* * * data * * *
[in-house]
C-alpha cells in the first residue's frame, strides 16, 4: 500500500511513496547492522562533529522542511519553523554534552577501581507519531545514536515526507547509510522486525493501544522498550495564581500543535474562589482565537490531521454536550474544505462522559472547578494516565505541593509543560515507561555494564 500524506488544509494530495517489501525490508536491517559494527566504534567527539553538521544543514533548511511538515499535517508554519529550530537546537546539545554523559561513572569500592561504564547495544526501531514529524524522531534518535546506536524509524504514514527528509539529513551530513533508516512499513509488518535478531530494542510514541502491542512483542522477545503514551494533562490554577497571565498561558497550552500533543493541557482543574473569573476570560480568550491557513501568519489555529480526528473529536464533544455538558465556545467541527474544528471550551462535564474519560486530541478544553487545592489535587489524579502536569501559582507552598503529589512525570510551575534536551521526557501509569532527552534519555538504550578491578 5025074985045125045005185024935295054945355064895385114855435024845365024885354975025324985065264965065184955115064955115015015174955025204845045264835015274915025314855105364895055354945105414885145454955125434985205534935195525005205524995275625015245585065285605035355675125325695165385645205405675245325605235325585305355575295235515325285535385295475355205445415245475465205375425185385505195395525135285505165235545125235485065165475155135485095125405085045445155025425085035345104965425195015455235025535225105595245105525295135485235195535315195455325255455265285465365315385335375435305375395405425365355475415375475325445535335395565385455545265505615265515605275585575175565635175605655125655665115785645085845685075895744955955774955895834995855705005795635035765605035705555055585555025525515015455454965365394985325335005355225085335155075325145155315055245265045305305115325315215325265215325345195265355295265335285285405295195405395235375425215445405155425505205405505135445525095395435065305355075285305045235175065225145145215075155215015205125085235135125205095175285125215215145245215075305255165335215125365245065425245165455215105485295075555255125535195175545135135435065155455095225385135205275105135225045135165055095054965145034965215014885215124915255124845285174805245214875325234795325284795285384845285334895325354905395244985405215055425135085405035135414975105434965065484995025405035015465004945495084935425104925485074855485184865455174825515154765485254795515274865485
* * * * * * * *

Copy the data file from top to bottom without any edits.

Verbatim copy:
[in-house]
C-alpha cells in the first residue's frame, strides 16, 4: 500500500511513496547492522562533529522542511519553523554534552577501581507519531545514536515526507547509510522486525493501544522498550495564581500543535474562589482565537490531521454536550474544505462522559472547578494516565505541593509543560515507561555494564 500524506488544509494530495517489501525490508536491517559494527566504534567527539553538521544543514533548511511538515499535517508554519529550530537546537546539545554523559561513572569500592561504564547495544526501531514529524524522531534518535546506536524509524504514514527528509539529513551530513533508516512499513509488518535478531530494542510514541502491542512483542522477545503514551494533562490554577497571565498561558497550552500533543493541557482543574473569573476570560480568550491557513501568519489555529480526528473529536464533544455538558465556545467541527474544528471550551462535564474519560486530541478544553487545592489535587489524579502536569501559582507552598503529589512525570510551575534536551521526557501509569532527552534519555538504550578491578 5025074985045125045005185024935295054945355064895385114855435024845365024885354975025324985065264965065184955115064955115015015174955025204845045264835015274915025314855105364895055354945105414885145454955125434985205534935195525005205524995275625015245585065285605035355675125325695165385645205405675245325605235325585305355575295235515325285535385295475355205445415245475465205375425185385505195395525135285505165235545125235485065165475155135485095125405085045445155025425085035345104965425195015455235025535225105595245105525295135485235195535315195455325255455265285465365315385335375435305375395405425365355475415375475325445535335395565385455545265505615265515605275585575175565635175605655125655665115785645085845685075895744955955774955895834995855705005795635035765605035705555055585555025525515015455454965365394985325335005355225085335155075325145155315055245265045305305115325315215325265215325345195265355295265335285285405295195405395235375425215445405155425505205405505135445525095395435065305355075285305045235175065225145145215075155215015205125085235135125205095175285125215215145245215075305255165335215125365245065425245165455215105485295075555255125535195175545135135435065155455095225385135205275105135225045135165055095054965145034965215014885215124915255124845285174805245214875325234795325284795285384845285334895325354905395244985405215055425135085405035135414975105434965065484995025405035015465004945495084935425104925485074855485184865455174825515154765485254795515274865485